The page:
Running in Washington, DC

We recently took a trip to Washington, DC! I'm very motivated to explore new places by running. Here's how I figured out the routes I wanted to take!

Run criteria

I'm generally looking for runs that:

  • have few stoplights!
  • let me see interesting things
  • don't overlap much
  • are up to 10 miles in length
  • are roads or "solid green line" trails, vs. dotted green line trails
  • are not overly muddy
  • look OK on Strava and/or Garmin Connect heatmaps

I typically am using trail running shoes, but I do try to notice what might be paved.

Initial research

I've found to have a good list of runs, e.g. their DC page lists several runs.

I also Google the city, e.g. running washington dc, best runs washington dc, or running washington dc to look for runs.

Building the run

I want to put the trail into my Garmin watch. To do this, I start with and enter in a trail.

If I can't make a path connect, that could indicate that there are bridges or other issues. I use Google street maps to look at key parts of a potential trail, especially if there are complicated-looking turns.

I try to build in some wiggle room in the distance, especially if I don't totally understand the route.

I'll use the elevation display to see what I'm signing up for. For example, in my Rock Creek trail run, there was one big climb to get from the valley to DC's streets.

Sometimes I'll plan to take a taxi/Lyft to the start point. If so, I look for places that are easier for a drop-off. I might pull up Lyft to confirm I can select the start point OK.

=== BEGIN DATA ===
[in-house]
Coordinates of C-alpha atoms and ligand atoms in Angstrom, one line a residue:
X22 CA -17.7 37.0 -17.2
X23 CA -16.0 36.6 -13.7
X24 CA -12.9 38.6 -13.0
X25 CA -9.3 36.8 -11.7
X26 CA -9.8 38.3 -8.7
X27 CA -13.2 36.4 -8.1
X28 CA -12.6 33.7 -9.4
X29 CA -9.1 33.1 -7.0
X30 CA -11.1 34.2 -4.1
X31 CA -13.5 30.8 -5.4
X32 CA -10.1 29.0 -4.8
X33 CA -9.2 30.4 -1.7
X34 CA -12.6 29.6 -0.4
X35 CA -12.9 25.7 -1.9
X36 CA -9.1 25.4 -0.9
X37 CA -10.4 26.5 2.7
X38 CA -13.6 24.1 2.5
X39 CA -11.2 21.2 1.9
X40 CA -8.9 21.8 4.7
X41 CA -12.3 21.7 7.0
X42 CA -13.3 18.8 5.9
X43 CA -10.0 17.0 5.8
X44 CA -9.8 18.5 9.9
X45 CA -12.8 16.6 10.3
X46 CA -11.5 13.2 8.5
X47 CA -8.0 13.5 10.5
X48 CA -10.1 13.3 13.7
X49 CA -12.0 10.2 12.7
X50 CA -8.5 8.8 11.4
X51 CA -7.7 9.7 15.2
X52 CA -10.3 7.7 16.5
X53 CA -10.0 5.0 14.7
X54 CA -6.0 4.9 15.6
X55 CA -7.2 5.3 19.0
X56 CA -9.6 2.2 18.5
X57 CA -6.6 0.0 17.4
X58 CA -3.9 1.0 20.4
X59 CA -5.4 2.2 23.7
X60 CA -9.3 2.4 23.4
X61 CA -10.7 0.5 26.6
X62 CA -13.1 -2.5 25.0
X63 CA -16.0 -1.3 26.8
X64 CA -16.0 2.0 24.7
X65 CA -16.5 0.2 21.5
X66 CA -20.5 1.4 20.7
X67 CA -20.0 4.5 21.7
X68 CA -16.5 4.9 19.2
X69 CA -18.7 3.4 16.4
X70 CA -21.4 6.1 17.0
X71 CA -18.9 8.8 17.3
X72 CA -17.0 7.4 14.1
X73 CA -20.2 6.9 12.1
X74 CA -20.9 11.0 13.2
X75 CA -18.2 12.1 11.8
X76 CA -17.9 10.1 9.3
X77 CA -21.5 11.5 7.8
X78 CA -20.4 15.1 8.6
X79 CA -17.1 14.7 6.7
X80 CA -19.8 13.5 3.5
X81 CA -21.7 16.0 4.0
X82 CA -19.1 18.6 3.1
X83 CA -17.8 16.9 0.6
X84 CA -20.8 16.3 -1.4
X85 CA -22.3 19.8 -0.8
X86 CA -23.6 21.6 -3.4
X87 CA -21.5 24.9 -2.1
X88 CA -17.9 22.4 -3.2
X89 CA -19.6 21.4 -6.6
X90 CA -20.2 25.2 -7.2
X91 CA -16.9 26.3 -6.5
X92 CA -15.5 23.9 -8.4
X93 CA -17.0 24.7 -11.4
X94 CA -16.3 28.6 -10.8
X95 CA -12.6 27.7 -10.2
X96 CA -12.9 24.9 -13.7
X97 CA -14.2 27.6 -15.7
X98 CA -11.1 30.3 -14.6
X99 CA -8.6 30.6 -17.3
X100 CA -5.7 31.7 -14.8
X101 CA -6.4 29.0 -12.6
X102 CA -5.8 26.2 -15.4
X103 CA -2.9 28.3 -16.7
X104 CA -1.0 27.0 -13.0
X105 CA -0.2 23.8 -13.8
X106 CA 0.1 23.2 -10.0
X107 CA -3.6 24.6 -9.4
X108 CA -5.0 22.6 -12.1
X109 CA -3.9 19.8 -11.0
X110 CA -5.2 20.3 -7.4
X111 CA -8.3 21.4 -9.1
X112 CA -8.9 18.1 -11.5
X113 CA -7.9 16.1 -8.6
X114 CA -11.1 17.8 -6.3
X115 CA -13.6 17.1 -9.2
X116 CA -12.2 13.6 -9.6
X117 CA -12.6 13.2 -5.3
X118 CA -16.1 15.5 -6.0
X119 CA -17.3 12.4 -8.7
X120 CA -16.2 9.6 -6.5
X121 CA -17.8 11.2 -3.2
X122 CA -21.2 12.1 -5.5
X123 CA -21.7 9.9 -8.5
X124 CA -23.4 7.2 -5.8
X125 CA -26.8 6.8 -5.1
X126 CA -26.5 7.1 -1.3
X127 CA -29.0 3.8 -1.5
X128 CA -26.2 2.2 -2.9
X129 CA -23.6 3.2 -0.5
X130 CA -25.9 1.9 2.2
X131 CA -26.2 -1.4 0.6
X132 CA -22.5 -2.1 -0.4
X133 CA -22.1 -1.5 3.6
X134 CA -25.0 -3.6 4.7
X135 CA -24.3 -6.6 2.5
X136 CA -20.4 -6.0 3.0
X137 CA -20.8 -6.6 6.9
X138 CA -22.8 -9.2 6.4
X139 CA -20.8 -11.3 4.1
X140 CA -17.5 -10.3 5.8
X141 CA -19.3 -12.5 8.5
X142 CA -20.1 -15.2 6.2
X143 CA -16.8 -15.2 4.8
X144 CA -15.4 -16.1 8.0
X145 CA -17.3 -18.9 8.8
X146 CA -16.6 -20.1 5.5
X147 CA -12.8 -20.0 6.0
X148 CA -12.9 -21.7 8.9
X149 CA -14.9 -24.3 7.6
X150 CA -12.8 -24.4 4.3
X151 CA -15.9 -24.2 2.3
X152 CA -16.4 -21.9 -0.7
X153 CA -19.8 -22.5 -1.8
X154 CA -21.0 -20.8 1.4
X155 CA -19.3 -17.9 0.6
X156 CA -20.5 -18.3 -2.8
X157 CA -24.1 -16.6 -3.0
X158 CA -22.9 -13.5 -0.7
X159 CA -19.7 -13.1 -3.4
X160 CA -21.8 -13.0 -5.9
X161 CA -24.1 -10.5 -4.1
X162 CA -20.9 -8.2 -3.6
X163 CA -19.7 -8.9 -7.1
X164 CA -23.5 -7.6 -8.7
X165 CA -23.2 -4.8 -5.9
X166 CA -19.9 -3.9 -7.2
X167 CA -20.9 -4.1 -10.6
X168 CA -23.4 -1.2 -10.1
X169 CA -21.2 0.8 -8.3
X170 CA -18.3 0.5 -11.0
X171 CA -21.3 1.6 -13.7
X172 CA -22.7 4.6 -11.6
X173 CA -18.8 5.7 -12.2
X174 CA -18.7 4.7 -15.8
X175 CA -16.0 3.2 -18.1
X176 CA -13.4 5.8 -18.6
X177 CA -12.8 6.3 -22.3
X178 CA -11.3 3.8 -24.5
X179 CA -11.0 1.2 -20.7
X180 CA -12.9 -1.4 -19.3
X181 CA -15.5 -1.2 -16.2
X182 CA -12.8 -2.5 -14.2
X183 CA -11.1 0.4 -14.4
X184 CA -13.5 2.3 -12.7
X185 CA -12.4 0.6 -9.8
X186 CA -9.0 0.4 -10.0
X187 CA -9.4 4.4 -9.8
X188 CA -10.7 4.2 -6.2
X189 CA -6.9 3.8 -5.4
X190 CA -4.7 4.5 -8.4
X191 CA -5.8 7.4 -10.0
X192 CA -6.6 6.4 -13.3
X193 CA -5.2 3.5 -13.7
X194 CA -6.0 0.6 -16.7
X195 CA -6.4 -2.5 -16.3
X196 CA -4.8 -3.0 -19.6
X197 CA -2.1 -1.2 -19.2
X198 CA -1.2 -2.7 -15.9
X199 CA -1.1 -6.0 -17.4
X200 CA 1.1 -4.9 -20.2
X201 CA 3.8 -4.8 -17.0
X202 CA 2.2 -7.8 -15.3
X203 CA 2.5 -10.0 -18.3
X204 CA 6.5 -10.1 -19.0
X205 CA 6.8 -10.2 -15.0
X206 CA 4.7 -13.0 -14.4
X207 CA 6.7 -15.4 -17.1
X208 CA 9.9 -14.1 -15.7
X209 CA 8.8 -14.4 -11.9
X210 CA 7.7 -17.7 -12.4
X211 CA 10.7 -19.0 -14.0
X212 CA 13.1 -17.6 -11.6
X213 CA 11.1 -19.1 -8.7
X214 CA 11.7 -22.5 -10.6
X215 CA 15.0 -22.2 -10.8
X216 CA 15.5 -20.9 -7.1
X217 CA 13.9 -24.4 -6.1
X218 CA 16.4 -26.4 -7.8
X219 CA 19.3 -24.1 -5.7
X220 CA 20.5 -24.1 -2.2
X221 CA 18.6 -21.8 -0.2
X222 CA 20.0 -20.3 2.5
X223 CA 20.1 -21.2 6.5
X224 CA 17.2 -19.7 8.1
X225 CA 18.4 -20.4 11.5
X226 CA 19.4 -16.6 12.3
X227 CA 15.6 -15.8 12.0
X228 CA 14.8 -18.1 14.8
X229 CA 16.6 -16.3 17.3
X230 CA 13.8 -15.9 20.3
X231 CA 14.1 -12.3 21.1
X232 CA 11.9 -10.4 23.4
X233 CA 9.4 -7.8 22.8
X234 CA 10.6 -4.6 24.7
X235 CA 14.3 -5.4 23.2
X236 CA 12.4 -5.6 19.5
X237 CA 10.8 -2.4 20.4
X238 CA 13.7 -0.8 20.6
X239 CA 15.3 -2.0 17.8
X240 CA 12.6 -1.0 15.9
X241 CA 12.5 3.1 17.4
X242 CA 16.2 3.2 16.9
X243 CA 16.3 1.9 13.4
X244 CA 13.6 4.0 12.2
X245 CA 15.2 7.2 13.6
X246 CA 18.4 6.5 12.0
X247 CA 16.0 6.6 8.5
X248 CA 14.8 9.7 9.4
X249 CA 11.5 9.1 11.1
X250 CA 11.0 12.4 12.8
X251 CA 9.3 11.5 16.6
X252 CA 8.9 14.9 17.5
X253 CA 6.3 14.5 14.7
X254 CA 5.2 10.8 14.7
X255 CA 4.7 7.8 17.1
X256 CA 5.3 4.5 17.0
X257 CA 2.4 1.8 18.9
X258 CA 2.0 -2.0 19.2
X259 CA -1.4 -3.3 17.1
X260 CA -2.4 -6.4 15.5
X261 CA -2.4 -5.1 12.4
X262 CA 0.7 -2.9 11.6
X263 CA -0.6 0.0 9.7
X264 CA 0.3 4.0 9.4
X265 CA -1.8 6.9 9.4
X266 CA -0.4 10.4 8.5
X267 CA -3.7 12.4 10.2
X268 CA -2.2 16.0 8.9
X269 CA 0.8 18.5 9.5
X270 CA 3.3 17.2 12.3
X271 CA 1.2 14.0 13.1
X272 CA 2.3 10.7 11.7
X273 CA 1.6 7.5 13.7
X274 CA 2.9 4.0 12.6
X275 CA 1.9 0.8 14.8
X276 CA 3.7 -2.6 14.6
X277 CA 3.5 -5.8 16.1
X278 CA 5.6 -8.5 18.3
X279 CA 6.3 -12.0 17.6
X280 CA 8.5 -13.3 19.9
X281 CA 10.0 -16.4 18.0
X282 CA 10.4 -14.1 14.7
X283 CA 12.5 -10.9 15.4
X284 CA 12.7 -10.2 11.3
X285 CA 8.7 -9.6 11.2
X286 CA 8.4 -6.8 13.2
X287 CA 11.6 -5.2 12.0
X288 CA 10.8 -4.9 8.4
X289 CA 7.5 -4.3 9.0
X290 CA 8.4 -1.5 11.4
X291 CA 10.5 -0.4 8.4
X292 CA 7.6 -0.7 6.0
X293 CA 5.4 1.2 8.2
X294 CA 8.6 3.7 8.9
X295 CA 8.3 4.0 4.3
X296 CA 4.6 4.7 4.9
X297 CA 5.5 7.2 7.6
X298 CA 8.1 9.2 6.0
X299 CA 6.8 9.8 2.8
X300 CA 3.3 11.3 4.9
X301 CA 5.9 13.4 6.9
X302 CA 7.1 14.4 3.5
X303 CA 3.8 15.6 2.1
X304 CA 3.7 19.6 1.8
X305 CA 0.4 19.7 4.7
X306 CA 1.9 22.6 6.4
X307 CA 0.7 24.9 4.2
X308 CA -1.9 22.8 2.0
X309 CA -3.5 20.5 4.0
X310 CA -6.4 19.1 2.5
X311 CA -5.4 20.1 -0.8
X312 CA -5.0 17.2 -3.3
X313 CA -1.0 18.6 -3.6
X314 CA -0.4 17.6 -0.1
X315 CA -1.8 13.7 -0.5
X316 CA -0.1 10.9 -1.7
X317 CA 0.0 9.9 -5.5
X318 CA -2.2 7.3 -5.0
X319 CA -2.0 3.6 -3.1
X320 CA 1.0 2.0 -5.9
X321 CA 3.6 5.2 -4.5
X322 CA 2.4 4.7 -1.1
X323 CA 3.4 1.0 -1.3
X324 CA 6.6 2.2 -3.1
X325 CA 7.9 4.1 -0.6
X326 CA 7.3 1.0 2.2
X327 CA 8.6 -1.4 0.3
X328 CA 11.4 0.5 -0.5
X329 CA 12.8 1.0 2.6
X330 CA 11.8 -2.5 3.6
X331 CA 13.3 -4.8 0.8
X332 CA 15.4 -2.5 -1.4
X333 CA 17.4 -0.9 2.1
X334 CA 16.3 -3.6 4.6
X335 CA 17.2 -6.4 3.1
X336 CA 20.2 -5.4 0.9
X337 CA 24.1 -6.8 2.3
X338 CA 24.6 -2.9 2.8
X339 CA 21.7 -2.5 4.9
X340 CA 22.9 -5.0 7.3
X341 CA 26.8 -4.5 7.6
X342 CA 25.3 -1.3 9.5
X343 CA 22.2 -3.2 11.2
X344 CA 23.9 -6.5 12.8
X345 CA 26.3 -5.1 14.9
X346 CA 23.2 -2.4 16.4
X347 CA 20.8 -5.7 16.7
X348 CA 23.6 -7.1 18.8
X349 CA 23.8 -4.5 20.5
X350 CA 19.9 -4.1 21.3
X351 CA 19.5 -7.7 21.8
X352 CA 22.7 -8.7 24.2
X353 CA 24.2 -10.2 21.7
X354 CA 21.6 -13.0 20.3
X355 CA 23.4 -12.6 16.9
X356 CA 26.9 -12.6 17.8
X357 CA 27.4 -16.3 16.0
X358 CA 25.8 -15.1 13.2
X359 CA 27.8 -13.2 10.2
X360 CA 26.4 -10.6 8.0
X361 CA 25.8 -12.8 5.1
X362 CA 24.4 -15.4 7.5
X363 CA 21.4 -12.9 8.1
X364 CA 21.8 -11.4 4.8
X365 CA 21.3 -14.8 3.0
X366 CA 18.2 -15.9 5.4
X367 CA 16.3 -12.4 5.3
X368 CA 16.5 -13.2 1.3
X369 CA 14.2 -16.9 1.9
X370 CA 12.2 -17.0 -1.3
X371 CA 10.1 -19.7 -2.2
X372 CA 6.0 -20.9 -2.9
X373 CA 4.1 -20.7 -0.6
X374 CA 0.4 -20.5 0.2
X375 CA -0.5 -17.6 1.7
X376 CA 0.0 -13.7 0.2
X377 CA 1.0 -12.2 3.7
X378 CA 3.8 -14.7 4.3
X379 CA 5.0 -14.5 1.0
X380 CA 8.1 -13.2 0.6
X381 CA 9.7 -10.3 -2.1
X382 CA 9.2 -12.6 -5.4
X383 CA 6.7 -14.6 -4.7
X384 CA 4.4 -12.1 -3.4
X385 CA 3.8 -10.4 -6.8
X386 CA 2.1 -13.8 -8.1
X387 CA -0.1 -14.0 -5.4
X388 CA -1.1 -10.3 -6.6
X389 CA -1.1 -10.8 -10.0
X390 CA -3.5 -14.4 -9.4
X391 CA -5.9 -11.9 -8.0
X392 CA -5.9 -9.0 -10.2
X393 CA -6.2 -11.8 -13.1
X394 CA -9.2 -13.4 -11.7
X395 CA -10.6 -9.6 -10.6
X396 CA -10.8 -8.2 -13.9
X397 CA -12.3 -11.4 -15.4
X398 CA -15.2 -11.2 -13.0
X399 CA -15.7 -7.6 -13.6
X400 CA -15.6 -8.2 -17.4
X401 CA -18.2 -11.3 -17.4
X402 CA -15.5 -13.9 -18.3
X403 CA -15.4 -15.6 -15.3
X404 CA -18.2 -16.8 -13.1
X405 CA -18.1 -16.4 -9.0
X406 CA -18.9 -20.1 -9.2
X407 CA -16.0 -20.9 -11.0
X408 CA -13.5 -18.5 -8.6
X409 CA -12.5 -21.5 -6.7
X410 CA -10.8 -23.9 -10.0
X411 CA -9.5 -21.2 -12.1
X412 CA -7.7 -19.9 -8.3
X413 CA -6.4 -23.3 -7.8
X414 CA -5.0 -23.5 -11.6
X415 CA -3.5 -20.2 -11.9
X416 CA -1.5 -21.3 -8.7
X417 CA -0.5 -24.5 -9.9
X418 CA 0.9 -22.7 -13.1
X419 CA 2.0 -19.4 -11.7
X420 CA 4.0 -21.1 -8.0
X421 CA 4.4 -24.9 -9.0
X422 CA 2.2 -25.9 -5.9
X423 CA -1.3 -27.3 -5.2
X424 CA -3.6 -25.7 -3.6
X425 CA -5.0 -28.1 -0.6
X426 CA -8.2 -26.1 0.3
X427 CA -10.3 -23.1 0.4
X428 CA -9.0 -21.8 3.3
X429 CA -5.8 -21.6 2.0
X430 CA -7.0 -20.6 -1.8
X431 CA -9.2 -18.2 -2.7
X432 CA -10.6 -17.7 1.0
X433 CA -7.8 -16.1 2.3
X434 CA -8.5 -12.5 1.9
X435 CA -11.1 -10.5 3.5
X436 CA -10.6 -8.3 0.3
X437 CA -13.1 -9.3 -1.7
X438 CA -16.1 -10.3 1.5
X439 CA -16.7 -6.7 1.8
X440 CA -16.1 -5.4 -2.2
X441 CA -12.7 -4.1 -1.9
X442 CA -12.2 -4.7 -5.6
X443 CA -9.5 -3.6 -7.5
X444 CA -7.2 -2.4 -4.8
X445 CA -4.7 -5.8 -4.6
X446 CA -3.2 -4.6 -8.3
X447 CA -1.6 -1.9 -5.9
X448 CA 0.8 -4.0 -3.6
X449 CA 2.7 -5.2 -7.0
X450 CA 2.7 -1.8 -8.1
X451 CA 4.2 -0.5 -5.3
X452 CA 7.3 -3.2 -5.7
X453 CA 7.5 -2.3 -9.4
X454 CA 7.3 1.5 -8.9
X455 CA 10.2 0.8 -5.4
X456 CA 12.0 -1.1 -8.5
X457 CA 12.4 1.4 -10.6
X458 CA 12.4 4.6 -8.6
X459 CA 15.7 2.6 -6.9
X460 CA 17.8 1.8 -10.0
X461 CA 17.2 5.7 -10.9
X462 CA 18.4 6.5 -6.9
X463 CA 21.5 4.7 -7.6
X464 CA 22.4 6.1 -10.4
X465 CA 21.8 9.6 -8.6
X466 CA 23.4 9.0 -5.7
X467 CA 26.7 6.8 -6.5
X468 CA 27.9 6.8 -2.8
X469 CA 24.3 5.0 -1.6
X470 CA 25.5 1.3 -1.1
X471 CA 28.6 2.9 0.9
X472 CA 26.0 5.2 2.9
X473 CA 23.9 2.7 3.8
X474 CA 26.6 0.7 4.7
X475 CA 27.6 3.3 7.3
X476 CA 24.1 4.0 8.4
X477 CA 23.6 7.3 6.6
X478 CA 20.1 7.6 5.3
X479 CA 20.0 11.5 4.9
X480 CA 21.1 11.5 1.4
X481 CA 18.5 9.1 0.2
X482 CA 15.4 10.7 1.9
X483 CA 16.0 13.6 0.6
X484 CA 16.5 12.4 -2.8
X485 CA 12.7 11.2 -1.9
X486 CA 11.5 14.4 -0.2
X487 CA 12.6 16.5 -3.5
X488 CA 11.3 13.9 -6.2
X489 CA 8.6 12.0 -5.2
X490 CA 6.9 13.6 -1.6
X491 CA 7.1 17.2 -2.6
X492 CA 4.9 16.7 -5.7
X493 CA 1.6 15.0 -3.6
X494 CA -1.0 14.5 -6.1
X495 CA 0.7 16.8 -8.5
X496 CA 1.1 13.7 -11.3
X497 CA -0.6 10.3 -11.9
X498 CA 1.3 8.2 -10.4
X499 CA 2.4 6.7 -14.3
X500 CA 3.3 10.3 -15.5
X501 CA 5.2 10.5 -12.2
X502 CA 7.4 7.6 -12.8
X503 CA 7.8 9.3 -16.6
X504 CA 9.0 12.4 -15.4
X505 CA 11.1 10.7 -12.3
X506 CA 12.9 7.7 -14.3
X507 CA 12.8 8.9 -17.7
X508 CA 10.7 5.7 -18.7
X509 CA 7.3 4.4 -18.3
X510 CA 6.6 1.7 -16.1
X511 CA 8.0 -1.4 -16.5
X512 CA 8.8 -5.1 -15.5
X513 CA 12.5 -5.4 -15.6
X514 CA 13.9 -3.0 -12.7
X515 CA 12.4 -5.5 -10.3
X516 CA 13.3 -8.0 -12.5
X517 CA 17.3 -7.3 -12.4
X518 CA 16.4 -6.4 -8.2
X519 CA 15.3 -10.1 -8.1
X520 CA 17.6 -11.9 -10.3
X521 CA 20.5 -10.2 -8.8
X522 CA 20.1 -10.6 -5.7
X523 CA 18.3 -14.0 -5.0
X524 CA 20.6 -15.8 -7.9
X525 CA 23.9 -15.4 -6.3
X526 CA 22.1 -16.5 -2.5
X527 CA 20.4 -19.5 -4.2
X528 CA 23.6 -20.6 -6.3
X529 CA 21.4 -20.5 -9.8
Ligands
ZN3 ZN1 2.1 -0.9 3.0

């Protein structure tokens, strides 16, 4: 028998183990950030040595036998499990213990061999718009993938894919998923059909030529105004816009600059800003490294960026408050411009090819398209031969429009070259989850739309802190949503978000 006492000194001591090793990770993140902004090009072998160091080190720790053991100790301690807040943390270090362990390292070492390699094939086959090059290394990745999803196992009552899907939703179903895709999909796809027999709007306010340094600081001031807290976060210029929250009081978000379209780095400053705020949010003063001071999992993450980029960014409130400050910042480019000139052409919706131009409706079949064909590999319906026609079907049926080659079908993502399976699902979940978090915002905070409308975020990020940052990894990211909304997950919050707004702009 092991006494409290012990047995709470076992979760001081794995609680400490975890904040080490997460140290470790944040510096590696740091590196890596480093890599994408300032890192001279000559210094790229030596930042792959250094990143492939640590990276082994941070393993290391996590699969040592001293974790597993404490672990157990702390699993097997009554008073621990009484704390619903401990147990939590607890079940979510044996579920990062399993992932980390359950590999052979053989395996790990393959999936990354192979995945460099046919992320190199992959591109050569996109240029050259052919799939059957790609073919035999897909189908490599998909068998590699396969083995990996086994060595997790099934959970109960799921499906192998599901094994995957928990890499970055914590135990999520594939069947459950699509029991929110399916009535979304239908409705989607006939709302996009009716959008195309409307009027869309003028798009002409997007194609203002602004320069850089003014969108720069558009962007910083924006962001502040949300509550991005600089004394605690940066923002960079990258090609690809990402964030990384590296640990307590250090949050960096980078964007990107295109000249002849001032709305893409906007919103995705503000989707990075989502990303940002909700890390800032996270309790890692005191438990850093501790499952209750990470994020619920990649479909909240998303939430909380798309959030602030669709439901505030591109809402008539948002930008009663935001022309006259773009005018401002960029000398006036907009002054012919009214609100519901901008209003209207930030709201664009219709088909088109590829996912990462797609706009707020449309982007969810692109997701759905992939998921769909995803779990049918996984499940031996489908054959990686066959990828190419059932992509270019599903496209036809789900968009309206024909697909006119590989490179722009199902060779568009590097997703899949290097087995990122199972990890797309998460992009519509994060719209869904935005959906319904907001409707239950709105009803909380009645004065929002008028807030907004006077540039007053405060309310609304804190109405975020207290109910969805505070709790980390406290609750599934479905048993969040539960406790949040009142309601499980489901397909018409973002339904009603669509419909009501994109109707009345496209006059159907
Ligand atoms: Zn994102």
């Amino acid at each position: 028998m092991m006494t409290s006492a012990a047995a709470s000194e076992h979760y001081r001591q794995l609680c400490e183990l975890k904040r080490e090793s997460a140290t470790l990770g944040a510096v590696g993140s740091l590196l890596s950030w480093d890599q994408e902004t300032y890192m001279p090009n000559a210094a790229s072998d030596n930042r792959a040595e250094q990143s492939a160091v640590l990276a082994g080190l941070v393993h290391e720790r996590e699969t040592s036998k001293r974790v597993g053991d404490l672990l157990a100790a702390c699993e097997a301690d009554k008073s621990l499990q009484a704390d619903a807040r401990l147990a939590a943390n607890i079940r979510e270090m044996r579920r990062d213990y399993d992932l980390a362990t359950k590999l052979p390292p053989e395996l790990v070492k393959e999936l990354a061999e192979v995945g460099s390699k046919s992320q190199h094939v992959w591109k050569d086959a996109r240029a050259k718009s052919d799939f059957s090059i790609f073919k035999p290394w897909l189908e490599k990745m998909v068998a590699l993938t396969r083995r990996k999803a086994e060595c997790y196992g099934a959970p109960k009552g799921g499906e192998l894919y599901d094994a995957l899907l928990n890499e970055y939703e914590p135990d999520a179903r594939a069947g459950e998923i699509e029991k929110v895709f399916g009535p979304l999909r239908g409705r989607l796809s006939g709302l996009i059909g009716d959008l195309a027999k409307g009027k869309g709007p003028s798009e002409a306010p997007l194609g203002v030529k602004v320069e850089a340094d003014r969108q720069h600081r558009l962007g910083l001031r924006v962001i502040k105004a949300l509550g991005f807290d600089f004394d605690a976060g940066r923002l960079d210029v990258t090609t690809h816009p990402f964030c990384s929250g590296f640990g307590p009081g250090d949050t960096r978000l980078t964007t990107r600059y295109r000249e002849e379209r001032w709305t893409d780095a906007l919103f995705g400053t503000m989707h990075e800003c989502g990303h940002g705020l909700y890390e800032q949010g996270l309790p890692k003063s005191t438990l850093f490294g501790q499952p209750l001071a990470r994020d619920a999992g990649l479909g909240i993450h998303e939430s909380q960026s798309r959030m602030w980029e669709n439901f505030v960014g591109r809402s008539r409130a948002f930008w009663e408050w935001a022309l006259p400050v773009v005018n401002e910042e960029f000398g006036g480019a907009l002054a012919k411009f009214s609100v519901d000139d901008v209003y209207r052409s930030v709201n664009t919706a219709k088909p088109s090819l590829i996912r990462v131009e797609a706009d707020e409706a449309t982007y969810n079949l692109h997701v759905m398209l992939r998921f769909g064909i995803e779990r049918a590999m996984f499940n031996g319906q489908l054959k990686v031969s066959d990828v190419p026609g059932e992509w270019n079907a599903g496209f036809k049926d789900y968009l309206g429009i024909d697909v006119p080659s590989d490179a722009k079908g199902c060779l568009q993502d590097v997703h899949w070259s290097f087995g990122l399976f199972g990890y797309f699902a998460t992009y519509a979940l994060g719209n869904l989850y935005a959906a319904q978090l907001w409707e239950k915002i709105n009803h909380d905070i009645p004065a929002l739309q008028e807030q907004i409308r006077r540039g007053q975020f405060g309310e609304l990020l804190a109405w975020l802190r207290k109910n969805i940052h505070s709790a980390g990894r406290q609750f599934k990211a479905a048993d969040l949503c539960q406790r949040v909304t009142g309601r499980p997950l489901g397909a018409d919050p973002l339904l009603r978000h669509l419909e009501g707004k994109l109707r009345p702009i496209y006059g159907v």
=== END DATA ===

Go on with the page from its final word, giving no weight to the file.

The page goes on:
After I have the route, I export the map "as GPX" from and import that into Garmin connect (either on my phone or via a computer).

Quick double-checks when building the run:

  • Ensure that the route is the correct orientation! Both and Garmin Connect have "reverse route" options.
  • Ensure turn-by-turn directions are on, which is my default
  • I look at Strava's global heatmaps and sometimes Garmin connect's heatmaps to get a sense of whether the trail I've built is weird. If few people are taking the trail, there's probably a reason (e.g. it's very hilly or not well marked).

Using the route

I check the Google weather and precipitation hour-by-hour report, looking for:

  • What's the temperature?
  • Am I going to be in the sun?
  • How much precipitation will there be?

If it's more than 0.01" precipitation per hour, then I'll wear a rain jacket.

When I'm starting the run, I pull the map up on my Garmin watch using the "navigate" option. During the run I'll be checking:

  • When is the next turn?
  • What is the remaining distance?

My DC runs

The Mall + Hains Point

The big surprise for this run was the DC Cherry Blossom 10 mile race! I accidentally ran on the same path for much of my run, just in the opposite direction. This meant I ran on the grass a lot.

The C&O canal trail

The drop-off for this was pretty sketch, in that it was a small parking lot on a very busy road. I also realized that if the bridge from the drop-off point to the path was not there, I'd be hosed. Fortunately, everything worked out!

I had originally planned to go north when the trail ended, but I couldn't figure out the turn very well and Google Maps didn't have a street view for the trail ahead of time. I also had messed up my watch navigation so it wasn't giving me turn-by-turn directions!

Rock Creek trail

This was a nice path. I realized the night before that some parts might be pretty muddy. I also ended up running on a (closed) road for several miles. That said, it was a very pleasant run. My biggest concern was wearing a cotton short sleeve shirt while it was running; that said, it didn't rain enough that I became soaked.